Three Americans were killed Sunday when Islamic al-Shabab fighters made a rare breach of a U.S. military installation, as the drone base was on alert for retaliation from Iran.Jan 7th 2020 · 5 min read
LAMU, Kenya—One U.S. serviceman and two American private contractors were killed by the Somali militant group al-Shabab in a raid before dawn Sunday here on the coast near the Somali border, according to a statement issued by U.S. Africa Command. In the attack, launched at an airstrip used jointly by U.S. and Kenyan forces, two other American contractors were wounded. The serviceman was 23-year-old Specialist Henry Mayfield, from Chicago.
At a moment of fast-rising tensions between the U.S. and Iran, arguably the world’s most sophisticated state sponsor of terrorism, even if there was no link to the American assassination days earlier of Iranian Maj. Gen. Qassem Soleimani in Baghdad, the Kenya attack was a grim reminder of the many far-flung locales around the world where American soldiers can be targeted, and the ruthlessness of the forces that have them in their crosshairs.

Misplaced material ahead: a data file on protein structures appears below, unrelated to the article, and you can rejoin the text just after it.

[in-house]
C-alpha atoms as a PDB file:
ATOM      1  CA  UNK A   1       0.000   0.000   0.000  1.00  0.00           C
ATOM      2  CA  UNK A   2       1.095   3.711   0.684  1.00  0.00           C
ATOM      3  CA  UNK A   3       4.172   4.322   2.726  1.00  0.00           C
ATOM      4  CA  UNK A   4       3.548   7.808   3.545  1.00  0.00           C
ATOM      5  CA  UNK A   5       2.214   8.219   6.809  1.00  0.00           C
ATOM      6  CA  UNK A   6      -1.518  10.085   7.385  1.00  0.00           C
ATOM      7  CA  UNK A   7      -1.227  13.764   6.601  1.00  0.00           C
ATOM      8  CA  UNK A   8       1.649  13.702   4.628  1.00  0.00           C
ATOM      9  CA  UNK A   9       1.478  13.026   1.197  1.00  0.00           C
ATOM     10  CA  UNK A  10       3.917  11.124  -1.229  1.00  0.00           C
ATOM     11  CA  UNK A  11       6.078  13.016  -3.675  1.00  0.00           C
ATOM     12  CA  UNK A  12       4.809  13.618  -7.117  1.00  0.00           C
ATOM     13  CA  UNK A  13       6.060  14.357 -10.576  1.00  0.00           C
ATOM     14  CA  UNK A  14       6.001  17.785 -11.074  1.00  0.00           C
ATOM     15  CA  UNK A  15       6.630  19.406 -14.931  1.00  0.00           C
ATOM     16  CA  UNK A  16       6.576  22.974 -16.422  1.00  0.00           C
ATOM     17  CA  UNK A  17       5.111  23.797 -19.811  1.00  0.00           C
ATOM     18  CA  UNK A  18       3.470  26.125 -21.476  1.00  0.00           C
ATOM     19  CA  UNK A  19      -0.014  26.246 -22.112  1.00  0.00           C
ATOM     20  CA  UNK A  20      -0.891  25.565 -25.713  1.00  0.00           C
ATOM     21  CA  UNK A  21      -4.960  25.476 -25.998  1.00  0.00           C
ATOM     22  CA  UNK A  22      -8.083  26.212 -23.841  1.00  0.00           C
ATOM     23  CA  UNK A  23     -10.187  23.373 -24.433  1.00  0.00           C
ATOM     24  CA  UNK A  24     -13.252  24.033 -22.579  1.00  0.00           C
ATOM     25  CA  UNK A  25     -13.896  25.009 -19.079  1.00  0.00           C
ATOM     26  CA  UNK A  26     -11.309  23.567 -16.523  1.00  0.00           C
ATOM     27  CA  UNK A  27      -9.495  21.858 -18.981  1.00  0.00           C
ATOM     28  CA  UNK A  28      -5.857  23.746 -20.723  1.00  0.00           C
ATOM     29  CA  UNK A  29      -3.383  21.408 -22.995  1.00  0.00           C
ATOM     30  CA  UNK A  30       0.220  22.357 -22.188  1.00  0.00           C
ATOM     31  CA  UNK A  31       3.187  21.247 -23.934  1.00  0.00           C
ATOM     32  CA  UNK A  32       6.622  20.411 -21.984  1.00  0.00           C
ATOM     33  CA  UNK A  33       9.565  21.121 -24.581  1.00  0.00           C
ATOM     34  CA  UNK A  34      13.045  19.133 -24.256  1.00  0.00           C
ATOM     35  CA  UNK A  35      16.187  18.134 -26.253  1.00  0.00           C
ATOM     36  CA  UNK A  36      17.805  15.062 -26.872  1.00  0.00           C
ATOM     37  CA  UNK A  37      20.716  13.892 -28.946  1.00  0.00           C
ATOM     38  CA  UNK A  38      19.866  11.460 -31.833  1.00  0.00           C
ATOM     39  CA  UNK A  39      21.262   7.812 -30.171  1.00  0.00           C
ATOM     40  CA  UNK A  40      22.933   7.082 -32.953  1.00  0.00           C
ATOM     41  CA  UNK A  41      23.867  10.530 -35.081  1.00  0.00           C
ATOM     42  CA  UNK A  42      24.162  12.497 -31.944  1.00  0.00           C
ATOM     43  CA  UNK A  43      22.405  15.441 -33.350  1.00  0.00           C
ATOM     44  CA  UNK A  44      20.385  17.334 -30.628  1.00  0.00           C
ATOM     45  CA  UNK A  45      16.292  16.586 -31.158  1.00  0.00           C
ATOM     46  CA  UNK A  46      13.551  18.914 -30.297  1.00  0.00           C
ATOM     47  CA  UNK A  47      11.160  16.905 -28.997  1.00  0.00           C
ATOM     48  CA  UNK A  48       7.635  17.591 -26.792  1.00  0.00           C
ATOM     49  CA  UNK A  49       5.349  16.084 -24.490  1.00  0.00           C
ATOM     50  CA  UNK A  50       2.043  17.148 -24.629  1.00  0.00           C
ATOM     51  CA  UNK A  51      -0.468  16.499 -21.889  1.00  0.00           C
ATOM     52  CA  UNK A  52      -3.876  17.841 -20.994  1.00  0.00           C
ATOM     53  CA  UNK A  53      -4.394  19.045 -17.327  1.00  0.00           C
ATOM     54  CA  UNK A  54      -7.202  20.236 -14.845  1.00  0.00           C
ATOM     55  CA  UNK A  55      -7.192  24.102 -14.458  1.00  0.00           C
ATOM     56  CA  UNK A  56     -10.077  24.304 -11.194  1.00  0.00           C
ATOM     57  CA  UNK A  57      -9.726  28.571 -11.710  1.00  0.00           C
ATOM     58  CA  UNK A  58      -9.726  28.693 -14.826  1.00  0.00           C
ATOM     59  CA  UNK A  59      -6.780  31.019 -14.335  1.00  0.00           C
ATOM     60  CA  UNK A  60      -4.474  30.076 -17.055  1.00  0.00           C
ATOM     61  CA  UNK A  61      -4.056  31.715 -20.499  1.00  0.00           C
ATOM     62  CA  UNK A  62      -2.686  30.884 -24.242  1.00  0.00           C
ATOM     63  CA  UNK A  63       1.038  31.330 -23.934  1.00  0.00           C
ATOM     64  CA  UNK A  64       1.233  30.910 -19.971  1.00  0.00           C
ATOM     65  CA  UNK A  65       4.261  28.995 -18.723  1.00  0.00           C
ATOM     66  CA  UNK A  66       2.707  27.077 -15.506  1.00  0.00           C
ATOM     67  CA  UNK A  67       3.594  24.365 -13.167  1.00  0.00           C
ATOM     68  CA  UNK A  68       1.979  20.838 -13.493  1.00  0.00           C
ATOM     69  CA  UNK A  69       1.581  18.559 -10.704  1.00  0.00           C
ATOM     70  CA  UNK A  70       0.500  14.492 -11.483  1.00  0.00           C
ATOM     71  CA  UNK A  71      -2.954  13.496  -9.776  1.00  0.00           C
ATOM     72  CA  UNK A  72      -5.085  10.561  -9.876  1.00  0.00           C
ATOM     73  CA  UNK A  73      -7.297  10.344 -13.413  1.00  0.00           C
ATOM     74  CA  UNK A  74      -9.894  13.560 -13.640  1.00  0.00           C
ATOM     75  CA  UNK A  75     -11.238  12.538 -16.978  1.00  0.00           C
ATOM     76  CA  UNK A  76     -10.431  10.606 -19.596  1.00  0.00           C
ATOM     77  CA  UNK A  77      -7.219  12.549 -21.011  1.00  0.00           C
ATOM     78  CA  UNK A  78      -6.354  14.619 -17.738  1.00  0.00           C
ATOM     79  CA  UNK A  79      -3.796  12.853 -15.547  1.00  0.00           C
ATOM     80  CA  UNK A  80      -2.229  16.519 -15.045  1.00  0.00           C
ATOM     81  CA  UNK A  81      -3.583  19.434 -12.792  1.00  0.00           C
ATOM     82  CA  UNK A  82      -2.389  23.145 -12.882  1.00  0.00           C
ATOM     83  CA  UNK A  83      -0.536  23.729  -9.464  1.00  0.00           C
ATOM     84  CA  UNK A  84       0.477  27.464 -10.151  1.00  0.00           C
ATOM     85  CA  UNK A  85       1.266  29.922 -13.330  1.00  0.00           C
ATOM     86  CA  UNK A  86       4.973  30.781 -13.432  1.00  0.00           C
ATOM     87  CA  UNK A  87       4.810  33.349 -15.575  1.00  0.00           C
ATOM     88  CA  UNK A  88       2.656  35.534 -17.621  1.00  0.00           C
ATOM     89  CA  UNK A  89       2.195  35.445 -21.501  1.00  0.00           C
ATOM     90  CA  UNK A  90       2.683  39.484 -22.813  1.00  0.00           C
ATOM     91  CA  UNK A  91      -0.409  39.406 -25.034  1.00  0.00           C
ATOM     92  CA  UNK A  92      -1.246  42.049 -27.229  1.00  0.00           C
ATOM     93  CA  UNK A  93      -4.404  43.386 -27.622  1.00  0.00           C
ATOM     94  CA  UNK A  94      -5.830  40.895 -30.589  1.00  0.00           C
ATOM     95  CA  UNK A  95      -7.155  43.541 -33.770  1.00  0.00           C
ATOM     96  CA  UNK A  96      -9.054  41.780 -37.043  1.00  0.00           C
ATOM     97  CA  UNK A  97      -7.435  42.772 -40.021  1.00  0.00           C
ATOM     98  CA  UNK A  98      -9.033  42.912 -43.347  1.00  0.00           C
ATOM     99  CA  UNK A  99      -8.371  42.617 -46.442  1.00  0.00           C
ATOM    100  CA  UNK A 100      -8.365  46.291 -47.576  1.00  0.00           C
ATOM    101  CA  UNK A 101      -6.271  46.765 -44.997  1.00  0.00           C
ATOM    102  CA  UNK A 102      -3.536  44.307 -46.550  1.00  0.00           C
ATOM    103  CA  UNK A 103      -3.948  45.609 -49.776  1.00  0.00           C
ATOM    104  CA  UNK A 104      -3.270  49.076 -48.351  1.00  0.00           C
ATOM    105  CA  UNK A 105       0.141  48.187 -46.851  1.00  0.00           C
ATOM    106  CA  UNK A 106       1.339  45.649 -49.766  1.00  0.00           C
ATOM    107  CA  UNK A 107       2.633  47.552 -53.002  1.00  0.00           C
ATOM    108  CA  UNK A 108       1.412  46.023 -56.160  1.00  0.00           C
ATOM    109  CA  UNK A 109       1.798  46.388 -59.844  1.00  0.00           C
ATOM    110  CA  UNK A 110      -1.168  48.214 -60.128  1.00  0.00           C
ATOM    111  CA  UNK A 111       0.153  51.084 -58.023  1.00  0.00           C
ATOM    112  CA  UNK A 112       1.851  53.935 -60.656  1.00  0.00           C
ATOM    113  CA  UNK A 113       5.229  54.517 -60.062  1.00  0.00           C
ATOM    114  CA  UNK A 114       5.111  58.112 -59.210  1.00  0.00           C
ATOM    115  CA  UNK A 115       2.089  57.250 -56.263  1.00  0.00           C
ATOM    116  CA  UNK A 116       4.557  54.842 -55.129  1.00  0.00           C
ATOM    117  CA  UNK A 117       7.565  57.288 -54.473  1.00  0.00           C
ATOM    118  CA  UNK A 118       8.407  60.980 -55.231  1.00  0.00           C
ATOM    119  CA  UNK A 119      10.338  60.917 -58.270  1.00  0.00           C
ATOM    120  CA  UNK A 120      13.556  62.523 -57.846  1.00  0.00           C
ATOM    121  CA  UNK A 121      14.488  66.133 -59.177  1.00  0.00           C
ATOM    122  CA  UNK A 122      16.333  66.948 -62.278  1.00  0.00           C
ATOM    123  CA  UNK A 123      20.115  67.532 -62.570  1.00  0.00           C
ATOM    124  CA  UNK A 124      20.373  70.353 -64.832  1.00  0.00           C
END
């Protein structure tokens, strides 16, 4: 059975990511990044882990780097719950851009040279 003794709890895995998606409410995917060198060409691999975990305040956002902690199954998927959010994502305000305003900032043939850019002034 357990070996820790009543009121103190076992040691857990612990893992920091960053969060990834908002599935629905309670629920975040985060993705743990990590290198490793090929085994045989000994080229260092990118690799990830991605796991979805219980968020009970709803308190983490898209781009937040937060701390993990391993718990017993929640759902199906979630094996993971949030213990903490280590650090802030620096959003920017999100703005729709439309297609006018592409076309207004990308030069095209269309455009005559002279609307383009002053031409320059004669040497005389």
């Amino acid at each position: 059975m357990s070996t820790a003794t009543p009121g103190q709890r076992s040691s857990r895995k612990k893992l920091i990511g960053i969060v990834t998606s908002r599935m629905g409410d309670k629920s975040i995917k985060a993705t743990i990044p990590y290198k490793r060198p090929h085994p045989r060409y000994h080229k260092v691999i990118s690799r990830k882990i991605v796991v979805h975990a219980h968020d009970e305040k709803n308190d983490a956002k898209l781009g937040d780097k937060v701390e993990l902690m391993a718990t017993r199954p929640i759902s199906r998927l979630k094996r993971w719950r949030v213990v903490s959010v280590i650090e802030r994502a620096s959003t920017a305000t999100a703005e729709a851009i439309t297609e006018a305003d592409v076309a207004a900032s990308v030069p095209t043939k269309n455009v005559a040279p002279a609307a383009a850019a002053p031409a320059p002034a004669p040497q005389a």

There was another casualty of Sunday’s attack as well: a civilian. Witnesses near the Lamu County town of Hindi report that at around 3 a.m. Sunday some 20-30 men on foot were ghosting their way through farms and woods, heading east—in the direction of Manda Bay military base. Mwalimu Chengo Ponda, a resident in his mid-thirties, stepped outside to investigate the commotion to find a small group close to his home. The marauders grabbed him and whisked him away. Some hours later, neighbors found Mwalimu’s body lying in the bush, shot in the head.
From the vicinity of Hindi, al-Shabab militants advanced to the Manda Bay naval base and airfield. Even while the attack was underway, the group released a communiqué claiming that its elite “Martyrdom Brigade” had “successfully stormed the heavily fortified military base” and taken control of one area, where it had inflicted severe casualties on both Kenyan and American personnel. The attack, the statement read, was part of al-Shabab’s “Al-Quds [Jerusalem] Will Never Be Judaized” military campaign.
(Soleimani, one might note, was the head of the Iranian Islamic Revolutionary Guard Corps’ Quds Force, but the quest to put Quds/Jerusalem is as old as Islam, and an especially common reference point for those who claim to wage jihad.)